The CMM Community is one I Continue to Cherish

Monday 21. March 2016 | By: Ingi Björn Guðnason

Six years ago, a combination of reasons led William Davies to leave his hometown of London, UK to study Coastal and Marine Management (CMM) in a small, remote town in Iceland with a name he couldn’t pronounce and a peculiar-looking cartography. He had never been to the country but his adventurous mind, and urge to break out of the force of habit, landed him in Ísafjörður in the fall of 2010.

Allured by Iceland’s Geography and Culture

Now well into his PhD back in Leeds, UK he still seeks every opportunity to return back to Iceland. He gave a lecture at the recent Arctic Circle Assembly held in Reykjavík and his plans for the summer include a long stay in Iceland. We asked Will to share with us his experience and how it came about that he chose Ísafjörður and the CMM program at the UW Centre:

Escape from the Prison of Office Work

Firstly, there was a desire to get back into a field I was interested in and had previously studied (Geography and Sustainable Development). Secondly, it seemed to offer a chance to escape the nine-to-five prison of office work in a capital city environment. And finally, the course was in Iceland, a place I was always allured to by its geography and culture. At the time I had little idea how much this decision would impact my future. Upon reflection, I now realise the extent my time in Ísafjorður has shaped my life since. And all for the better.

Iceland Ignited Interest in Arctic Issues

Generally-speaking, I can break down the benefits I garnered from studying CMM at the University Centre into three areas: career, love of the outdoor life and friendships. Career-wise, the course helped bolster my academic credentials, especially in its diversity of modules on offer. Significantly, my experiences in Iceland cultivated an intrigue and interest in all things Arctic that positioned me well when a PhD studentship focusing around ‘Arctic natural resource governance’ was advertised at my previous university back in England. The stars aligned! I am currently in my final year of this PhD, which explores various framings of the Arctic offshore petroleum issue, with particular focus on Greenland and conceptualisations of scale in human-environment interactions. This research has taken me all around the European Arctic, working as a Visiting Researcher at the Arctic Centre in Lapland, undertaking several trips to Northwest Greenland and formally taking part in the British Delegation at the Arctic Circle Assembly in Reykjavik. All wonderful opportunities I attribute in some part from my eighteen months spent residing in a little town in Iceland’s periphery.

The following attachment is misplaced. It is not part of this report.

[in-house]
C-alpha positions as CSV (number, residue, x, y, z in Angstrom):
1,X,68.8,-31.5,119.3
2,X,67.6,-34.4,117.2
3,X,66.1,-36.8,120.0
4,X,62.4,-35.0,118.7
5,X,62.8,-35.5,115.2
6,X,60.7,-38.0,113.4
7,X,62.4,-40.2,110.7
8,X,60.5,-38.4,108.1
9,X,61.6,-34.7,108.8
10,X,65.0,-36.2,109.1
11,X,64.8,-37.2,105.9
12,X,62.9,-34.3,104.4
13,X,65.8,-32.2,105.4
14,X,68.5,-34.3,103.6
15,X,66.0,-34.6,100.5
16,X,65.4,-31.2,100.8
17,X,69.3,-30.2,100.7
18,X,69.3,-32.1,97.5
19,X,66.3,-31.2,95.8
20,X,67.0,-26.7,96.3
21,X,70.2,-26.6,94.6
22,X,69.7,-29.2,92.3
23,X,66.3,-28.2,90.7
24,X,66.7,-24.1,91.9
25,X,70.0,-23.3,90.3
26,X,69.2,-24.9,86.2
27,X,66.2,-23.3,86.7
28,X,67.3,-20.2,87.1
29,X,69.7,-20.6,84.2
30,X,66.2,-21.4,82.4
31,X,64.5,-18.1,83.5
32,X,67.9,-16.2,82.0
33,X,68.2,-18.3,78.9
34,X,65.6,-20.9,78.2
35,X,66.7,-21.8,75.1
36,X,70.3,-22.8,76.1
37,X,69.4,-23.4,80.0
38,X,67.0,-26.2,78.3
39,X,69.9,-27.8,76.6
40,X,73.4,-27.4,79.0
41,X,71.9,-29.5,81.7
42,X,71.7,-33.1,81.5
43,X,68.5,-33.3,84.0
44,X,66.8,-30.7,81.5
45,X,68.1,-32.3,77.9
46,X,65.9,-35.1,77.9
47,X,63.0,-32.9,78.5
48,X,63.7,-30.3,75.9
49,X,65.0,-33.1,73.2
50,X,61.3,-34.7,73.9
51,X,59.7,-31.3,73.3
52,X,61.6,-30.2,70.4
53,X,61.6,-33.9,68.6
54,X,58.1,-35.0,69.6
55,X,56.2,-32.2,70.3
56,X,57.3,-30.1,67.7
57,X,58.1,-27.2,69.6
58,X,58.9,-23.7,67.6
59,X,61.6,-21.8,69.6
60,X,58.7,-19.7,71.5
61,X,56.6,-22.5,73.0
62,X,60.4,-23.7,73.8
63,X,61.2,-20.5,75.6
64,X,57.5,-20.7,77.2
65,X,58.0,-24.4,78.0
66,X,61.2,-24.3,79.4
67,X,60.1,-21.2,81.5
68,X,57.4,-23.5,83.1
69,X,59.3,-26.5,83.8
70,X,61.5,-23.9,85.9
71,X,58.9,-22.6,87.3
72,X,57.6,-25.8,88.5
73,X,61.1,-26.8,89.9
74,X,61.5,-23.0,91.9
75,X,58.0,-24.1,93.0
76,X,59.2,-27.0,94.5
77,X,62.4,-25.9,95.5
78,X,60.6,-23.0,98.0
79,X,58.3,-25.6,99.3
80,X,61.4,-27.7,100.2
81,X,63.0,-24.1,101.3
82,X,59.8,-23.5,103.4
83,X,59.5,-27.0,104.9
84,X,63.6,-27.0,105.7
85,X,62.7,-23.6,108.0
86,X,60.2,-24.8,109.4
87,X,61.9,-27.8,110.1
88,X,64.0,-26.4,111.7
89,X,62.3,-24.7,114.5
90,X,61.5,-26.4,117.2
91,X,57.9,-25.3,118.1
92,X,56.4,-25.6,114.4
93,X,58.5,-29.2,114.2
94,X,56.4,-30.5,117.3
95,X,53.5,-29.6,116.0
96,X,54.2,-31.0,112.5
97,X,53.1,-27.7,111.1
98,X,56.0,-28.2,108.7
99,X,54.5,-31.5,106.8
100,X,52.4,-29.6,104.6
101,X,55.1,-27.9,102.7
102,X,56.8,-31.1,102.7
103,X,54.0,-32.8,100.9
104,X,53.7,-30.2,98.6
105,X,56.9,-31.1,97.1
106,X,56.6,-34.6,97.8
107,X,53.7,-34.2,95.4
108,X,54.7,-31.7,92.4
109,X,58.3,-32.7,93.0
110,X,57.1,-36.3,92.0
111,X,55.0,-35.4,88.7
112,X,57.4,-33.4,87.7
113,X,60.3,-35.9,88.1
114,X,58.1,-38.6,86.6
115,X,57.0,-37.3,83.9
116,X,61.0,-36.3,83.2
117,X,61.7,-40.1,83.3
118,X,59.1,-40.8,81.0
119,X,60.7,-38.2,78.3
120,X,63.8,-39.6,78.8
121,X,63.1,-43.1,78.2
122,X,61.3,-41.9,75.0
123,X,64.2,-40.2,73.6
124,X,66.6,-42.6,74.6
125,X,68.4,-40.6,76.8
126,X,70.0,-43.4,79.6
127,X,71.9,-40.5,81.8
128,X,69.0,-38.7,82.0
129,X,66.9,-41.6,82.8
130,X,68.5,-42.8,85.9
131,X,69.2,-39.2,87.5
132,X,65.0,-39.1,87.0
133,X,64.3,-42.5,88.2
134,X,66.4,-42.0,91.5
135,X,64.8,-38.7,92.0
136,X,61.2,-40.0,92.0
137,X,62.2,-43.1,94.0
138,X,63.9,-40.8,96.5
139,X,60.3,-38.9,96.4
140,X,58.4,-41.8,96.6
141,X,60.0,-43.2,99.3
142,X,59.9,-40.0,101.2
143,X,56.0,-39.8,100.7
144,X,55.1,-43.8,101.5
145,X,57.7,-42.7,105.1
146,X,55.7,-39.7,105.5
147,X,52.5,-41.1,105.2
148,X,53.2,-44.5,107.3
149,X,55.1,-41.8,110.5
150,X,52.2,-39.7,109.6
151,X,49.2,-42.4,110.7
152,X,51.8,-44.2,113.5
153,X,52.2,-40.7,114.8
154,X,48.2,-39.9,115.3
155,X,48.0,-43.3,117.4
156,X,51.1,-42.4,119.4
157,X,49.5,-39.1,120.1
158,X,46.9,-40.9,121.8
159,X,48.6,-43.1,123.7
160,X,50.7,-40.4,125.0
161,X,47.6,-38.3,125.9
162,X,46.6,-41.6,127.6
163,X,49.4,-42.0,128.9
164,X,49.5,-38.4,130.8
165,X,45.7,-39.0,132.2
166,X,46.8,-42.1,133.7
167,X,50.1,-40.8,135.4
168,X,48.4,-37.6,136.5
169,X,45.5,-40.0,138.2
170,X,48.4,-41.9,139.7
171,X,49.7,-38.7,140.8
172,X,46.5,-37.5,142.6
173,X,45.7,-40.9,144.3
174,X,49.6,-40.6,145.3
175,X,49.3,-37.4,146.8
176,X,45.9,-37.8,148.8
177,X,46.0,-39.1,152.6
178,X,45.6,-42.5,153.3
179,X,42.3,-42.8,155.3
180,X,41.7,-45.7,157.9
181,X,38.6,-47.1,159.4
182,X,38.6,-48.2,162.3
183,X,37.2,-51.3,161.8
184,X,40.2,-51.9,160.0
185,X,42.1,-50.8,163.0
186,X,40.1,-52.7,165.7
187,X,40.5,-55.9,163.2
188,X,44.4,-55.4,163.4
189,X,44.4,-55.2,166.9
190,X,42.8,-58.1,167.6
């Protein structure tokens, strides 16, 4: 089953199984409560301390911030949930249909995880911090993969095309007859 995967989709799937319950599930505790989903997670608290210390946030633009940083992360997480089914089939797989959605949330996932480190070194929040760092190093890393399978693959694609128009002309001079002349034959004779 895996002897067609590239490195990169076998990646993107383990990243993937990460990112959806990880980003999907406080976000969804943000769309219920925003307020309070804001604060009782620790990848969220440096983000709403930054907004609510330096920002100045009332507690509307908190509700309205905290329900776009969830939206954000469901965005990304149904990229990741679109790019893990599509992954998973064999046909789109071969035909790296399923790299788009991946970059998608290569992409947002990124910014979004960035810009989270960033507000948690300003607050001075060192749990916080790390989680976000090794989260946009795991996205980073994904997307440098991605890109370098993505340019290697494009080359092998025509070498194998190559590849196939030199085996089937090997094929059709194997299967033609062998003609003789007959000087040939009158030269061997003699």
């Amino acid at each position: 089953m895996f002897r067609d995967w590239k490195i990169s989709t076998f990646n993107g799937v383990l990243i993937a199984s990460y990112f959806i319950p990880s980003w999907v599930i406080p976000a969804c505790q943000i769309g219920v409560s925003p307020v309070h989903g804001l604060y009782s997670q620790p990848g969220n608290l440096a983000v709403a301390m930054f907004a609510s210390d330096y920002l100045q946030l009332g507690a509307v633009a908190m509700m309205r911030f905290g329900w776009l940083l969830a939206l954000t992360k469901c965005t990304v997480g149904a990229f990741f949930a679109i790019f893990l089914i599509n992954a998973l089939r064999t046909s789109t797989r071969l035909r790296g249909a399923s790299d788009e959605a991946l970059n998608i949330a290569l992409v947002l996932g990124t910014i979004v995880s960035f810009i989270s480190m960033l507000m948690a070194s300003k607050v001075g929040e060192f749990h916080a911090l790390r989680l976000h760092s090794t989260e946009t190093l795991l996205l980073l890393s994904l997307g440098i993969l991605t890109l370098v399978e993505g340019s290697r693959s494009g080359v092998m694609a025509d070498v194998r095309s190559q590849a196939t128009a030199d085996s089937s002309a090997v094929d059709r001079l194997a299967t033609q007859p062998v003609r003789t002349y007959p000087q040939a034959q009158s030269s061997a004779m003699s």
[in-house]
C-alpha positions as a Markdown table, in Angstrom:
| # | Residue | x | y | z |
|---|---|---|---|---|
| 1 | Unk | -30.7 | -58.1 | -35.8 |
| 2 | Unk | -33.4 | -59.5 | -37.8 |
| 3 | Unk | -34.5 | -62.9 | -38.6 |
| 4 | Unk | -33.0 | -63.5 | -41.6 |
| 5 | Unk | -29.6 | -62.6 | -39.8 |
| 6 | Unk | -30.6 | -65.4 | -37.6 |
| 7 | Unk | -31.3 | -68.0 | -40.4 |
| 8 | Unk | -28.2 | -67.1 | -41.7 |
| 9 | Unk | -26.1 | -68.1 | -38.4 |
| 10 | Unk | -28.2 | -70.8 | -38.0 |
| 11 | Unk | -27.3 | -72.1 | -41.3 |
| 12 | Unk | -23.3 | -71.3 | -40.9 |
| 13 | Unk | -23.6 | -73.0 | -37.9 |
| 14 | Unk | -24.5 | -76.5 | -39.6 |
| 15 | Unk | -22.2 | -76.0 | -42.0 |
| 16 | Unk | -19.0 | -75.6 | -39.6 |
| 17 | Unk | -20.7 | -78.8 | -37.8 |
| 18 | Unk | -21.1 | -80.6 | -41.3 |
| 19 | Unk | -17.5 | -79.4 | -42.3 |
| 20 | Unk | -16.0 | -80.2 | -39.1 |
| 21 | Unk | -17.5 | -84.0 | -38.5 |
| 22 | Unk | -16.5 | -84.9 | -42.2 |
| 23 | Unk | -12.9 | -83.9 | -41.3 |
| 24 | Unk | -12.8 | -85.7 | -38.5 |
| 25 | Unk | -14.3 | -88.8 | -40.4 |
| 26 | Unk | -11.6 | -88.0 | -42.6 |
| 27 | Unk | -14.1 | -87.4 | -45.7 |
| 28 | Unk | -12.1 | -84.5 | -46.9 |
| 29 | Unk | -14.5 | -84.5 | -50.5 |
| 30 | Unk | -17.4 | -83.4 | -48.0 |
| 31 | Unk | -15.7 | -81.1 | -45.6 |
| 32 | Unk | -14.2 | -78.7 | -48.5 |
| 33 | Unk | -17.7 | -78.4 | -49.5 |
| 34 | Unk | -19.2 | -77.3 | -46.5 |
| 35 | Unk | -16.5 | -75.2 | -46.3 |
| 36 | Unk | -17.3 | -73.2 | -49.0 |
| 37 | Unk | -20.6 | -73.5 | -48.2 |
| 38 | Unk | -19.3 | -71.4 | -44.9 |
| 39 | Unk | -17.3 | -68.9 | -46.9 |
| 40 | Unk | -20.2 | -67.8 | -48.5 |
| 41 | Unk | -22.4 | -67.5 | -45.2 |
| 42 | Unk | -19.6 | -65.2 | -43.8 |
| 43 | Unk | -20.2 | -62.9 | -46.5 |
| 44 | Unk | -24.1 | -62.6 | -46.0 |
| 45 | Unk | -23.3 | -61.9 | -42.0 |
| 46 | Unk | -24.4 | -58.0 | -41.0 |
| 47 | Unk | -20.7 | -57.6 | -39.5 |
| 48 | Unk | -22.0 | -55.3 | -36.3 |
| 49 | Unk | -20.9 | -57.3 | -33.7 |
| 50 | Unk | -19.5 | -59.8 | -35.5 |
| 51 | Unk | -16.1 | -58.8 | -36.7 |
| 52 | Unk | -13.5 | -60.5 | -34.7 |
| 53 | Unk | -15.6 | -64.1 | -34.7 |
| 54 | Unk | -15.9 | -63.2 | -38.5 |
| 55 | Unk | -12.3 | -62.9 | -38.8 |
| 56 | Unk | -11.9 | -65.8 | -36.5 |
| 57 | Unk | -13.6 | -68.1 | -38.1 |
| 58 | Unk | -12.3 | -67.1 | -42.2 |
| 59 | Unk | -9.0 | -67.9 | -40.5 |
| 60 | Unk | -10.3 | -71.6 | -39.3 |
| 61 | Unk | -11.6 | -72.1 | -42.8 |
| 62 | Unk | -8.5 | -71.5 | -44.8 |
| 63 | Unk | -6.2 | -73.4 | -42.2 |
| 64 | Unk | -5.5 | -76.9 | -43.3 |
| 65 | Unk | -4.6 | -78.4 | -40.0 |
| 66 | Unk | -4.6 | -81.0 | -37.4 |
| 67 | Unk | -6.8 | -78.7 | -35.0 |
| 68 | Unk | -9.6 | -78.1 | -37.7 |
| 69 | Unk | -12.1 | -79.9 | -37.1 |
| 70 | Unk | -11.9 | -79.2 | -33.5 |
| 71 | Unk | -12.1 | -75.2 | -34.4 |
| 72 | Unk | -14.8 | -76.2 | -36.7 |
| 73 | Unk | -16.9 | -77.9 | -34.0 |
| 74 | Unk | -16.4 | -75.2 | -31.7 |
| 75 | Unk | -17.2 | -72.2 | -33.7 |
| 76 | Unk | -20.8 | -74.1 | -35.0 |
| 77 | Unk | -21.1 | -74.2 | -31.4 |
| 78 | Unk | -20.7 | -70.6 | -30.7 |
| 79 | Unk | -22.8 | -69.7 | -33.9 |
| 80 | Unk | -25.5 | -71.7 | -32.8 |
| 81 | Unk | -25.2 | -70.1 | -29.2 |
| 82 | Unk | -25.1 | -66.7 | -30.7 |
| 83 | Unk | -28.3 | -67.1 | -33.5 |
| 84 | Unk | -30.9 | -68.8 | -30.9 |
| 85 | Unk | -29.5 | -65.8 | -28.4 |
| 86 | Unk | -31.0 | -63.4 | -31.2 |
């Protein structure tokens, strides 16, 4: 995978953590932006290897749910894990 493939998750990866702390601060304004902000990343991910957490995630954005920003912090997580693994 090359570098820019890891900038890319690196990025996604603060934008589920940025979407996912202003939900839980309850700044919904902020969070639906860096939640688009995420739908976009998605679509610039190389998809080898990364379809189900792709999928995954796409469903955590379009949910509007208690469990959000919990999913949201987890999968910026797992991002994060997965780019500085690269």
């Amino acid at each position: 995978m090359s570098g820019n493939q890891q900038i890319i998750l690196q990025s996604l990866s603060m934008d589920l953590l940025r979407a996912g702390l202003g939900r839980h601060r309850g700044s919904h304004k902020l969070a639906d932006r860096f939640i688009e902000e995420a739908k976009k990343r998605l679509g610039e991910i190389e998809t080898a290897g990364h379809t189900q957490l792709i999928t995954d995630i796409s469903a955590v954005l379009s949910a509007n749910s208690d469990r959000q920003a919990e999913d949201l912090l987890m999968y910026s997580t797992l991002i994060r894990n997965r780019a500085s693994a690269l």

Nurturing a Dormant Love for the Outdoors

I’ve always had something of a dormant love of the natural world and outdoor activity but it was only during my time in the Westfjords that this was truly unleashed. Suddenly the urban-centric activities that had previously held preponderance on my leisure time were replaced by activities like fly-fishing, mountain-hiking, cross-country skiing and sheep-herding. I took this new-found enthusiasm back home with me and now seek outdoor pleasures whenever possible. It is difficult to forget the Westfjords landscape, captivatingly beautiful and brutish as it is, the thoughts of oceans and mountains etched upon my subconscious, all bundled together with fond memories. I think it is fair to say my enthusiasm for the Westfjords environment is pretty evident in a piece I recently wrote about cycling its coastal roads.

Life-long Friendships Formed in the Westfjords

But perhaps above all else, it’s the friendships I’ve made with the weird and wonderful collection of people I’ve encountered that has stayed with me the most. A curious mixture of locals and globally-scattered folk, all strikingly different but still sharing much in common. Five years on, a kinship remains strong amongst many of the people I studied with. I’ve visited and have been visited by many alumni in the time since graduation: be it on the Pembrokeshire coast in search for porpoises, cross-country skiing in the glow of a full-moon and vivacious Aurora Borealis in Northern Norway, camping out in the wilds of British Columbia or sweltering in a sauna on-board a grand, wooden ship moored in downtown Helsinki. The CMM community is one I continue to cherish.

Returning to Iceland in the Summertime

This summer I’m fortunate to have a visit to Ísafjorður planned, where I will base myself back at the University Centre for a few months. I am looking forward to seeing how the University Centre and CMM programme has developed over the years. I’m also excited about finally experiencing Icelandic summertime: despite visiting the country many times in the past few years, I’ve somehow conspired to only be there in the autumn or winter, something I’m eager to rectify!